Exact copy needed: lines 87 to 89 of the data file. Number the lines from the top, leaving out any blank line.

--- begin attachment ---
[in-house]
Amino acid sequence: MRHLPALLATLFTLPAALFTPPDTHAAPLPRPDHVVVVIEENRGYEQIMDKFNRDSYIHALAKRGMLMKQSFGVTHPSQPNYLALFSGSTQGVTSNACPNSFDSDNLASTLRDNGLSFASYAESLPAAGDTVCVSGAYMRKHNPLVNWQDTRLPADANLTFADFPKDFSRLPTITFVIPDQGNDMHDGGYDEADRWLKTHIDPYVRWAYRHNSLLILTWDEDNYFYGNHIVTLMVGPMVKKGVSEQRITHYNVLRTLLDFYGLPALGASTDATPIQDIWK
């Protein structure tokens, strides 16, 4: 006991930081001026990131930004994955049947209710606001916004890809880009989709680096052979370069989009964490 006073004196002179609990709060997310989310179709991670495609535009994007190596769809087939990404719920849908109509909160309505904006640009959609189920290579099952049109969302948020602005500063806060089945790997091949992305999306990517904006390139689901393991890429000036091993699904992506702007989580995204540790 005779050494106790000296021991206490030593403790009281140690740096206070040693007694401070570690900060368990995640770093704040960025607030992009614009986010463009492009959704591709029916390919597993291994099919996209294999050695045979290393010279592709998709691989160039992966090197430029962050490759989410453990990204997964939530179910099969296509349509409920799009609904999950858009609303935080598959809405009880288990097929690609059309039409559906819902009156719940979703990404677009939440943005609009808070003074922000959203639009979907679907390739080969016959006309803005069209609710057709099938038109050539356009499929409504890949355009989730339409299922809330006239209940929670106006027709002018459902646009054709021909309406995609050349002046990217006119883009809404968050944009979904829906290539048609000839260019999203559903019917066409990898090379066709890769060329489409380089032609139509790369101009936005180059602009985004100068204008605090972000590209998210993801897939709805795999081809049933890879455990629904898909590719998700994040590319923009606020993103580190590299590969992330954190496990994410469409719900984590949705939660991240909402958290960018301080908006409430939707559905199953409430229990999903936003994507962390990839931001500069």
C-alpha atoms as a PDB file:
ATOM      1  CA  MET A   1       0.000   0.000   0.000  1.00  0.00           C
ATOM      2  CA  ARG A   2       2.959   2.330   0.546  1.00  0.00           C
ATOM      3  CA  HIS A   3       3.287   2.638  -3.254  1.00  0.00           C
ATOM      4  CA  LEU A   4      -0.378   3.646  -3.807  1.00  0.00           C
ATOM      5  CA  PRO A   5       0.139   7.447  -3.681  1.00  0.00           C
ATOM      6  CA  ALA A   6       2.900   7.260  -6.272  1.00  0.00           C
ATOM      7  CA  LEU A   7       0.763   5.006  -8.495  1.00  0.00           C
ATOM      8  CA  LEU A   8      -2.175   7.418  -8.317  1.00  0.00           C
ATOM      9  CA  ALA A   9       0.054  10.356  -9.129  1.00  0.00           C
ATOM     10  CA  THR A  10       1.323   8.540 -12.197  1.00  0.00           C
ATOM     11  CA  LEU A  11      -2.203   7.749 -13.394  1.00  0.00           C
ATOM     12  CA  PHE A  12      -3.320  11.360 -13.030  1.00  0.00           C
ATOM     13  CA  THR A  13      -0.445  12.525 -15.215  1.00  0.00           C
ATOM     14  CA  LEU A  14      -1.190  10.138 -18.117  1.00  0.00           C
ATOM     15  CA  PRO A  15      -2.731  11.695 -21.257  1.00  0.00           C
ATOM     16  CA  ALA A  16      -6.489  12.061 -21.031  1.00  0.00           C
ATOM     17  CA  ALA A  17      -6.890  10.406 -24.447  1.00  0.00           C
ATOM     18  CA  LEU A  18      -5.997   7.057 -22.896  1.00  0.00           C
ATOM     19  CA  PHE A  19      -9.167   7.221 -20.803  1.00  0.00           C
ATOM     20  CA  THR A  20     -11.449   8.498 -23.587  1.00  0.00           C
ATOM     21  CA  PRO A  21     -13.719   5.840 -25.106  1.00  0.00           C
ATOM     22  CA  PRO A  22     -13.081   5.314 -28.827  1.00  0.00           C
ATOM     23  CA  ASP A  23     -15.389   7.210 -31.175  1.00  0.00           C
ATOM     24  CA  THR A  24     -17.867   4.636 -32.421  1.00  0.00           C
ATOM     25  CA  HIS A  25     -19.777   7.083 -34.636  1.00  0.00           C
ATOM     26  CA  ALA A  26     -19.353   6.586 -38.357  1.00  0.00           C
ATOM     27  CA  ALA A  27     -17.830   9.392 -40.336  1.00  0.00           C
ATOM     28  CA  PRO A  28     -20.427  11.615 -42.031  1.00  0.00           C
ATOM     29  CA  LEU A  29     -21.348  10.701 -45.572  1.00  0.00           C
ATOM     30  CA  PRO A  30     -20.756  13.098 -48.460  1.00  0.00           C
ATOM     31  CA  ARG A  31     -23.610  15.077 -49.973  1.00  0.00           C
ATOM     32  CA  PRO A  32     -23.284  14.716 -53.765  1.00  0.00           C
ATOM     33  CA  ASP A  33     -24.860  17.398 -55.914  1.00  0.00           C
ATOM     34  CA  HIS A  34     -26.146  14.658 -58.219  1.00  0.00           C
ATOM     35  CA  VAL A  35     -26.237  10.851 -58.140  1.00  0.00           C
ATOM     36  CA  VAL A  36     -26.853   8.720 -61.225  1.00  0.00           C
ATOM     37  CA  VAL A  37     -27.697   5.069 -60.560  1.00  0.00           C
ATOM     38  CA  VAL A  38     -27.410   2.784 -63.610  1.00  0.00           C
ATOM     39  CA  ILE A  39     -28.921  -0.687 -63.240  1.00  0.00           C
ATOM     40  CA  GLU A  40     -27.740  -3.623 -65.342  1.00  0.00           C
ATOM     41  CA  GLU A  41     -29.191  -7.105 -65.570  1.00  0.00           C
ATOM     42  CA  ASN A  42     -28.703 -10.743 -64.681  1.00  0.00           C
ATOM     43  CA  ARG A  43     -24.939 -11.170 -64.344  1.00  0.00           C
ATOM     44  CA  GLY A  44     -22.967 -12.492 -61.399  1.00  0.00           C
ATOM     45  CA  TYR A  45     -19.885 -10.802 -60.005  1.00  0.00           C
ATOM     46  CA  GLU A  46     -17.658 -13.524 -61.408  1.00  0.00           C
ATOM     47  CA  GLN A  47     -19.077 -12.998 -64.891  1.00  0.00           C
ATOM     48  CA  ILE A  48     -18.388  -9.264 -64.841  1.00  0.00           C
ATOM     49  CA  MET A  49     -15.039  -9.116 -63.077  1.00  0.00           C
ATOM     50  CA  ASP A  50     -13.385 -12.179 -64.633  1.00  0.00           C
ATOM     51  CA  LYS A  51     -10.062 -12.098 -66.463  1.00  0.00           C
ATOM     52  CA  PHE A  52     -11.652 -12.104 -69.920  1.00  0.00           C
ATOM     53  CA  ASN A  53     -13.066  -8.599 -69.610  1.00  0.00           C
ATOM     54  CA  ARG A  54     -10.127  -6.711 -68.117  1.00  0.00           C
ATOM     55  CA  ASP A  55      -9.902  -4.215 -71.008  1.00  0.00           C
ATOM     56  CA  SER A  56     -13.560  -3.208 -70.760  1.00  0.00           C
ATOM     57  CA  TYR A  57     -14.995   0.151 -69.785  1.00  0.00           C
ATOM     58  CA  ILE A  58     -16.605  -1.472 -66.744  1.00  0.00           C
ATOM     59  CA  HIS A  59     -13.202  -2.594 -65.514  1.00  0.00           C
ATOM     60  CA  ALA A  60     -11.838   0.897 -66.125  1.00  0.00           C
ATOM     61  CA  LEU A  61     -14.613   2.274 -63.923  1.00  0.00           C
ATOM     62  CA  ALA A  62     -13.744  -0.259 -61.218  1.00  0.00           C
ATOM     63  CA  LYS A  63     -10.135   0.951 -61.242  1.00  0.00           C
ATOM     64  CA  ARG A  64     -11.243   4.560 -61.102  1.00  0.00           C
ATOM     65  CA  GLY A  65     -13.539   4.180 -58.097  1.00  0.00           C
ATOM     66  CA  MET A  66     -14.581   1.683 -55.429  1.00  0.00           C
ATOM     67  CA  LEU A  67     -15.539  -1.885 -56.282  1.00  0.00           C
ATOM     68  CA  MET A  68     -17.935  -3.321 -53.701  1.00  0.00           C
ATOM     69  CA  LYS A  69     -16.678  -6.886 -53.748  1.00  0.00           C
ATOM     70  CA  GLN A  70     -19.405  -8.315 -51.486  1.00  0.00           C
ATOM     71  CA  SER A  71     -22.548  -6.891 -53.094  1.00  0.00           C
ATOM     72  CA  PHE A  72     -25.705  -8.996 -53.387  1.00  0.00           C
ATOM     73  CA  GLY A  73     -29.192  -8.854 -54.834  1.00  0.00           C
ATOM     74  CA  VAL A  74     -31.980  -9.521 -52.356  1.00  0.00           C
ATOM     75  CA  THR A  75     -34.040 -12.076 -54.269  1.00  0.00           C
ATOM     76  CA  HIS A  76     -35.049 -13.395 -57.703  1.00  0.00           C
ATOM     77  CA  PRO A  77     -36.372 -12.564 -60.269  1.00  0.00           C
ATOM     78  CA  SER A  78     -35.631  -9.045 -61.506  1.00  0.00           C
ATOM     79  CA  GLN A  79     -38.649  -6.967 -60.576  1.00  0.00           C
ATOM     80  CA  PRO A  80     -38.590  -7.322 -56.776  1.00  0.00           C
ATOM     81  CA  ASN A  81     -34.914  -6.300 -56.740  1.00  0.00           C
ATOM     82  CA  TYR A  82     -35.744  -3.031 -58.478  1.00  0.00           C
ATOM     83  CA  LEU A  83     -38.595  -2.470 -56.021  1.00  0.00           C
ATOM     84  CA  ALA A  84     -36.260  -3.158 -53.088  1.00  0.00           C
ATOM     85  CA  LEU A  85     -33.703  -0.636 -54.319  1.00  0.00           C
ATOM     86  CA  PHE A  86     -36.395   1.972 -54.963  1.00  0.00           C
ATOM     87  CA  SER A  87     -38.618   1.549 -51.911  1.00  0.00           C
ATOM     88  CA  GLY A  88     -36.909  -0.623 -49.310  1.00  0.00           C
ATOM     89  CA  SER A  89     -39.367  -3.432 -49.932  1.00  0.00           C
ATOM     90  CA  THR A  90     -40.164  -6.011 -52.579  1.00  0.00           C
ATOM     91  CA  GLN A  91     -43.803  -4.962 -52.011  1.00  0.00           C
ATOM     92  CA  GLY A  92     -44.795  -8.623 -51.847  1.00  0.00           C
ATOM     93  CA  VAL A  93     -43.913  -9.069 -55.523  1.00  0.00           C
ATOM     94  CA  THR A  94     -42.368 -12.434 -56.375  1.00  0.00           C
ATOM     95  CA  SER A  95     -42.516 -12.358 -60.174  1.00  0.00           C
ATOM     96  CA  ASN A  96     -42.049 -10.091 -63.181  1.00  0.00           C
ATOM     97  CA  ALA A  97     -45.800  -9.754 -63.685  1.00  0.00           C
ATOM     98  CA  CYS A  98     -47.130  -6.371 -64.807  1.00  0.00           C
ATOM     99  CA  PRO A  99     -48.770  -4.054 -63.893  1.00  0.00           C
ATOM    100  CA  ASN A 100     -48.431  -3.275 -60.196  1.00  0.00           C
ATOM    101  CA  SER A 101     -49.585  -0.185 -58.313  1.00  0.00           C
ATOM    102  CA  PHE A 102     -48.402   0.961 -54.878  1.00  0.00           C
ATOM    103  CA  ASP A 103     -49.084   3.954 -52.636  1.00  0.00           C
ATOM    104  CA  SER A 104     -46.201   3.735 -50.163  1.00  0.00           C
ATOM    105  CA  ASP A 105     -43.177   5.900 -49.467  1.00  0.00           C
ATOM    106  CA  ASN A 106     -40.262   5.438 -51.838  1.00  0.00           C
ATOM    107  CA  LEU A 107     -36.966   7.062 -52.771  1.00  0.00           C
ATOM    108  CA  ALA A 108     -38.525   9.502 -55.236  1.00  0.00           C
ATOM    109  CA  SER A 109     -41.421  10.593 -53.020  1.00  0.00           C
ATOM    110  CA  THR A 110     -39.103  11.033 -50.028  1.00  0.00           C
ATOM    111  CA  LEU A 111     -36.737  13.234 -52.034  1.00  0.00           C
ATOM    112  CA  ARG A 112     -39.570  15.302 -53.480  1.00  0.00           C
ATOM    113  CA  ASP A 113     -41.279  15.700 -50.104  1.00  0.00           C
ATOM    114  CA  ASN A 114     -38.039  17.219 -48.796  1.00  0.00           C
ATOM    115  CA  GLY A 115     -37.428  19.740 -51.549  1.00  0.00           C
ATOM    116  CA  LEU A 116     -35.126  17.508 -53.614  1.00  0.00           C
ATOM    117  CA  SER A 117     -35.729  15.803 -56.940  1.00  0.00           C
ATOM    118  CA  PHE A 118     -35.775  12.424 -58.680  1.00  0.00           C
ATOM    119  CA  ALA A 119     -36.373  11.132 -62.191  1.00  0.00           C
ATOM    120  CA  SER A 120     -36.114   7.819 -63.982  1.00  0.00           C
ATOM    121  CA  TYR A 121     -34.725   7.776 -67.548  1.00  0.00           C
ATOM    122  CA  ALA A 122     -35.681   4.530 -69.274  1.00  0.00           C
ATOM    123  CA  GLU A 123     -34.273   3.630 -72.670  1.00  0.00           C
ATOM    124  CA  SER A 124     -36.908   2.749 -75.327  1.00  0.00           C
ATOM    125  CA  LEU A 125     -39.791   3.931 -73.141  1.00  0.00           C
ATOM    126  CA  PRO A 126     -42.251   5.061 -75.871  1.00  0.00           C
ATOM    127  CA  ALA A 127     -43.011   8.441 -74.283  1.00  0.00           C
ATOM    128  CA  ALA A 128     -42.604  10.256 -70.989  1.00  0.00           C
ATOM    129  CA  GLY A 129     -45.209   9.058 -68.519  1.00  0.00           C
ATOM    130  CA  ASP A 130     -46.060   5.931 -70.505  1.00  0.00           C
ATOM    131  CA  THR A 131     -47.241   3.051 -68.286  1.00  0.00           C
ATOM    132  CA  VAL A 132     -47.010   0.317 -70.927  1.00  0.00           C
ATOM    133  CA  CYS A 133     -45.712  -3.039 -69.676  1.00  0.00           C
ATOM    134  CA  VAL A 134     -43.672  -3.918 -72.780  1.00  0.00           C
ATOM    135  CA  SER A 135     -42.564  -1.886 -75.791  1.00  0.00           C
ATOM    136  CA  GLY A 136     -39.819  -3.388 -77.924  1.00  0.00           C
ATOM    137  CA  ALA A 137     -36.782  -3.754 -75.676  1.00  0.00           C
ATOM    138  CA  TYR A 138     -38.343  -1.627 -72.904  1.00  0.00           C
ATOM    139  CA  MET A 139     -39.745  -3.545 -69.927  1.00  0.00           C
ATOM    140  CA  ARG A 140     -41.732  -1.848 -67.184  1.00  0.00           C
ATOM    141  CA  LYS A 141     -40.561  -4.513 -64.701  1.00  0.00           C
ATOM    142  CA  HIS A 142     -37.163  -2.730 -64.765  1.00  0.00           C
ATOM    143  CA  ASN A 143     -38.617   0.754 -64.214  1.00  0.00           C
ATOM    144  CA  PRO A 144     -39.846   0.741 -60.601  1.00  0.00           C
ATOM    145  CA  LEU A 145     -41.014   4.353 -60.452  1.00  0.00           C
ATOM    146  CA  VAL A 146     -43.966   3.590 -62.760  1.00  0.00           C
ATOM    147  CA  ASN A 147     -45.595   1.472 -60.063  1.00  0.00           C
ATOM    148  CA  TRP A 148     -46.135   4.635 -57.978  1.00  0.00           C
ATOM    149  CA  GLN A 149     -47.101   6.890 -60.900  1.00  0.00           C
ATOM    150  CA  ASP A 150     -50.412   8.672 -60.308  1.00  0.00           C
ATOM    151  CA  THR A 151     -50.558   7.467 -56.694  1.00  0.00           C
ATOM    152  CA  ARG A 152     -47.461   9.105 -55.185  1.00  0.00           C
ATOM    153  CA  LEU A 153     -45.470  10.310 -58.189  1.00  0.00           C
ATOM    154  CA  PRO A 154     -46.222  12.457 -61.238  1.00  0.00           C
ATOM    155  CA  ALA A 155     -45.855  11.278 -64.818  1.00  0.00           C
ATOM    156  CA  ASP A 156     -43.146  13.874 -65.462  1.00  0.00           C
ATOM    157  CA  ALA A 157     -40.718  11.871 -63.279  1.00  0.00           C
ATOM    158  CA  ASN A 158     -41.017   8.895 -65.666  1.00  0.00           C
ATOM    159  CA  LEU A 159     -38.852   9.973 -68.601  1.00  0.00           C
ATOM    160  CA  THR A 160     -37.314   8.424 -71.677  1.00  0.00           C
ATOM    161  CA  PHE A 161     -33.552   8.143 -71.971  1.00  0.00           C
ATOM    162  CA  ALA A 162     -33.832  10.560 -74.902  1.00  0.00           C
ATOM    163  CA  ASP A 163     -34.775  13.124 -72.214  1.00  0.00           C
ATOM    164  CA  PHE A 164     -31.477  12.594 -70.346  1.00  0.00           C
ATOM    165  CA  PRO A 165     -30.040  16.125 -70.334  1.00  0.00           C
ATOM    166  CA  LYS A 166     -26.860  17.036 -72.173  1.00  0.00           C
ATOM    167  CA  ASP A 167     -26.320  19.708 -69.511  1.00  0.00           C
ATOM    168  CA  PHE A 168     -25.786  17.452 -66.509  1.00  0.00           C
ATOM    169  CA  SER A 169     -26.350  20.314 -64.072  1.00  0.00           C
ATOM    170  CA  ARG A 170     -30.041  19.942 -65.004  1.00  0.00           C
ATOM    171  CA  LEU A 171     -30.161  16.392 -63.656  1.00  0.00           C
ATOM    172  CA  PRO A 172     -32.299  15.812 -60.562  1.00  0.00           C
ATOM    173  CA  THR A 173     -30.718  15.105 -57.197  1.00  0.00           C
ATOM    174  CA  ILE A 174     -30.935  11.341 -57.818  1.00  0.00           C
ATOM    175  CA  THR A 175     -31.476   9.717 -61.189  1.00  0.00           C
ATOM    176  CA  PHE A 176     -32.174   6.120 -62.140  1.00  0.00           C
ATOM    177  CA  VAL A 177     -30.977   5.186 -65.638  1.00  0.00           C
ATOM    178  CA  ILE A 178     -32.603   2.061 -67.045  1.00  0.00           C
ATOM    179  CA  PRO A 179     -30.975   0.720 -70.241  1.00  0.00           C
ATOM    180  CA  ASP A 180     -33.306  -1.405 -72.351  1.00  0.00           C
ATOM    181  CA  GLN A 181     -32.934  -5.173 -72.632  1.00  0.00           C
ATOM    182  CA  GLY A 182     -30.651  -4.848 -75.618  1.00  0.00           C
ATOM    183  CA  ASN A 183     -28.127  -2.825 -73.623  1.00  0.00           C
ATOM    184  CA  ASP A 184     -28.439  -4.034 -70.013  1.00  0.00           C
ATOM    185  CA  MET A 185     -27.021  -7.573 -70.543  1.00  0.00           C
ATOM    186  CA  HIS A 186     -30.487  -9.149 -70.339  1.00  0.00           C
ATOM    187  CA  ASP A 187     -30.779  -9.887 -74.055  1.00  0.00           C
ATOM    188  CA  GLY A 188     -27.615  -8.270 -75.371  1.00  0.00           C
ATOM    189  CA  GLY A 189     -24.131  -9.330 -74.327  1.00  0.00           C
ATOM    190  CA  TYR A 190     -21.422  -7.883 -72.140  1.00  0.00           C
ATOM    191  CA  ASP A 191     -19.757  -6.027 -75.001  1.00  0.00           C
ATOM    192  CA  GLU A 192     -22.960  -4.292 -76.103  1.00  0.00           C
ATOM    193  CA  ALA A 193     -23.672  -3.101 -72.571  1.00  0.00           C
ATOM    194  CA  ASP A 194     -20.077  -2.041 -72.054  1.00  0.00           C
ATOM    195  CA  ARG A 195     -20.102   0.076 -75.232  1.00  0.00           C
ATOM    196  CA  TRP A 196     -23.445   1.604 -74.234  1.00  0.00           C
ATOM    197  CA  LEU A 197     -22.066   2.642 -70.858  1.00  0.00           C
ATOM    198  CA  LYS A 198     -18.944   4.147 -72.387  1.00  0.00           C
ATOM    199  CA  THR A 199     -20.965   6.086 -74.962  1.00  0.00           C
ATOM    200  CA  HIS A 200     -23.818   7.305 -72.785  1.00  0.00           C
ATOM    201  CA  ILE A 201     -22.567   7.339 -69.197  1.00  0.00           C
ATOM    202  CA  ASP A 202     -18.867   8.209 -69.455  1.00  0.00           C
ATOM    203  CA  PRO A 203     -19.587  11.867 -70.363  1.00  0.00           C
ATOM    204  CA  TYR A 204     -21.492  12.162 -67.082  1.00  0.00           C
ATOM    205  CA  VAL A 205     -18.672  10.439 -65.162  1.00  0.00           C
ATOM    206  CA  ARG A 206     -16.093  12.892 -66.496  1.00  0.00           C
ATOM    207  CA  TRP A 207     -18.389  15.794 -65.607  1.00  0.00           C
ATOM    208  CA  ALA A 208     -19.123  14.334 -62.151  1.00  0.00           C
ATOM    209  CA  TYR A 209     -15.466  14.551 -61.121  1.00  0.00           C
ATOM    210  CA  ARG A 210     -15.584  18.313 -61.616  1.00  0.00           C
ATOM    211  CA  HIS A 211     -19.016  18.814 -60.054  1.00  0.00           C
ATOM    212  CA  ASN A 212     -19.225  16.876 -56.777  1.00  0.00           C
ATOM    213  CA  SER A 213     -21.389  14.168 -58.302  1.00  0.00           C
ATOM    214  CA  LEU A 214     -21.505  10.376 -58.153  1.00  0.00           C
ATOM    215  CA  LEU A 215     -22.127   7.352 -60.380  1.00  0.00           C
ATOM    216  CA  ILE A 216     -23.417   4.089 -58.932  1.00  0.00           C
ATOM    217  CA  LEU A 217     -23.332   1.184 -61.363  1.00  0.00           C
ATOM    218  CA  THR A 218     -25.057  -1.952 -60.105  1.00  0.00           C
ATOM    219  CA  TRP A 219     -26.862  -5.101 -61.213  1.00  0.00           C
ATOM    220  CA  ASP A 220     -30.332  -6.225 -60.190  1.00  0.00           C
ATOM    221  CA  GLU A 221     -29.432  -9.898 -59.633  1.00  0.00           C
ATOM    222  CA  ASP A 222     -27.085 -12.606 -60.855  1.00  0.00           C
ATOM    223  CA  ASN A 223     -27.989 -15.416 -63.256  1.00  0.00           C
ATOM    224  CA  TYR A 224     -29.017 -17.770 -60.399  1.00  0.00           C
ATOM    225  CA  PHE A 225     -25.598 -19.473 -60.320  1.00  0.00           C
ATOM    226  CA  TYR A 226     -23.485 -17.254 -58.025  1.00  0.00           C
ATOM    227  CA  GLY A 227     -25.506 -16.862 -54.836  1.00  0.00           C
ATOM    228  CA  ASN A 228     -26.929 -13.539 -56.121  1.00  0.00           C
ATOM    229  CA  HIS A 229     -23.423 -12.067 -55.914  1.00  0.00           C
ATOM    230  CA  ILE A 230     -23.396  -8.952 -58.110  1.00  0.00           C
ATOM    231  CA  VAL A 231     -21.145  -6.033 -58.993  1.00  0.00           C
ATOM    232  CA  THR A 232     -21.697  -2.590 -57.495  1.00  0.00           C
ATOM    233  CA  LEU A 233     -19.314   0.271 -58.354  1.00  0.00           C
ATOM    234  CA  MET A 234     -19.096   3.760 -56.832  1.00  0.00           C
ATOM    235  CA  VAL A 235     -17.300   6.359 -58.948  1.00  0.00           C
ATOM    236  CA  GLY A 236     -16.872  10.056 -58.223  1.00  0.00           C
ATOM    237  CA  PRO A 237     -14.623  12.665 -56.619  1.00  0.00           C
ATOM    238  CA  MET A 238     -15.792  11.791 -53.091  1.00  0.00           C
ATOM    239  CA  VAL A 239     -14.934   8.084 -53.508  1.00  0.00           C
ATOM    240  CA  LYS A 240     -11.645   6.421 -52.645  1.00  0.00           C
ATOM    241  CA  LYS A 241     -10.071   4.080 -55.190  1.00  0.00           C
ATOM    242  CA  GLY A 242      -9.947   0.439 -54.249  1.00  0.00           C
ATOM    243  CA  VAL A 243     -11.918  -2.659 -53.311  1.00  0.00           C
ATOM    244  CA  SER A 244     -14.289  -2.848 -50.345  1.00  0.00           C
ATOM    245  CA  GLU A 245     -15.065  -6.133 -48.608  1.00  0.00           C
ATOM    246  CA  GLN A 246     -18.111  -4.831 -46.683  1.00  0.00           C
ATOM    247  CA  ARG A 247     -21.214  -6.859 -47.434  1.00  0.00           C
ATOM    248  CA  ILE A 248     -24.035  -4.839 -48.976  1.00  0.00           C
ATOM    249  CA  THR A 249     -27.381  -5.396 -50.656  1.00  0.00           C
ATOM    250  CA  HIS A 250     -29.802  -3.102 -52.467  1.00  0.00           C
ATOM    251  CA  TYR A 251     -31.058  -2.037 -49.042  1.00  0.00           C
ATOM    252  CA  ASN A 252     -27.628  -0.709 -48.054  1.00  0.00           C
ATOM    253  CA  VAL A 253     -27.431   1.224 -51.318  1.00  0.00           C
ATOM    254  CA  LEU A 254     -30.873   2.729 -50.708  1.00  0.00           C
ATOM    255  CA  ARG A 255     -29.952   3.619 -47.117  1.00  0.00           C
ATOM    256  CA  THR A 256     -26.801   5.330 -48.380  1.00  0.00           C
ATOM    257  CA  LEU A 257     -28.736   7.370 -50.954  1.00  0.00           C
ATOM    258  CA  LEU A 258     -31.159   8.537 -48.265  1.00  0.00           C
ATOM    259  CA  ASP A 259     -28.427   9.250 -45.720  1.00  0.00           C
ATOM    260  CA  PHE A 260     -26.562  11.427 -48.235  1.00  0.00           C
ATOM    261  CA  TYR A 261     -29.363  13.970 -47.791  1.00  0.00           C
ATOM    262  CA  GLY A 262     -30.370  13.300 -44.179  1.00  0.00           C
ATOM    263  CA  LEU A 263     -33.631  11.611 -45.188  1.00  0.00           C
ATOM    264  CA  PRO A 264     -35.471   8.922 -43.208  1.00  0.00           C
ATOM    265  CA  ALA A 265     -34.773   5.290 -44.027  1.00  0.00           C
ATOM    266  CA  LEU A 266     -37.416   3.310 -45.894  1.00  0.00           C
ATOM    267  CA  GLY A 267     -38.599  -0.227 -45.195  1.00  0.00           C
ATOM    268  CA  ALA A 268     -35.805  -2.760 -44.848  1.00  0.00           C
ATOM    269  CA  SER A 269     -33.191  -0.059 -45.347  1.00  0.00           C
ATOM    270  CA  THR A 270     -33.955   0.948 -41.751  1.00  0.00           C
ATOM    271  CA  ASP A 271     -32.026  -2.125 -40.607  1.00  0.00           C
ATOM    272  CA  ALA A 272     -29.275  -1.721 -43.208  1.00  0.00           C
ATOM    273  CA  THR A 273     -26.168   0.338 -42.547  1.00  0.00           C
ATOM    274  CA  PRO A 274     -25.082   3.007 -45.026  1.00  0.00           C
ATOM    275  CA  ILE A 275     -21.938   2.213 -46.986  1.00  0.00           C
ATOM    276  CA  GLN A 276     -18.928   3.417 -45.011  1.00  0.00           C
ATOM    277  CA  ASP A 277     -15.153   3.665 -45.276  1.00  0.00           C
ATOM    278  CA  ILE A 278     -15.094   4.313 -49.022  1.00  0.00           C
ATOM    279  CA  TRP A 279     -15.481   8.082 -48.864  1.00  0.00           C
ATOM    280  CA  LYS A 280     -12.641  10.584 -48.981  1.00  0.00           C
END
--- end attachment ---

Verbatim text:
ATOM     83  CA  LEU A  83     -38.595  -2.470 -56.021  1.00  0.00           C
ATOM     84  CA  ALA A  84     -36.260  -3.158 -53.088  1.00  0.00           C
ATOM     85  CA  LEU A  85     -33.703  -0.636 -54.319  1.00  0.00           C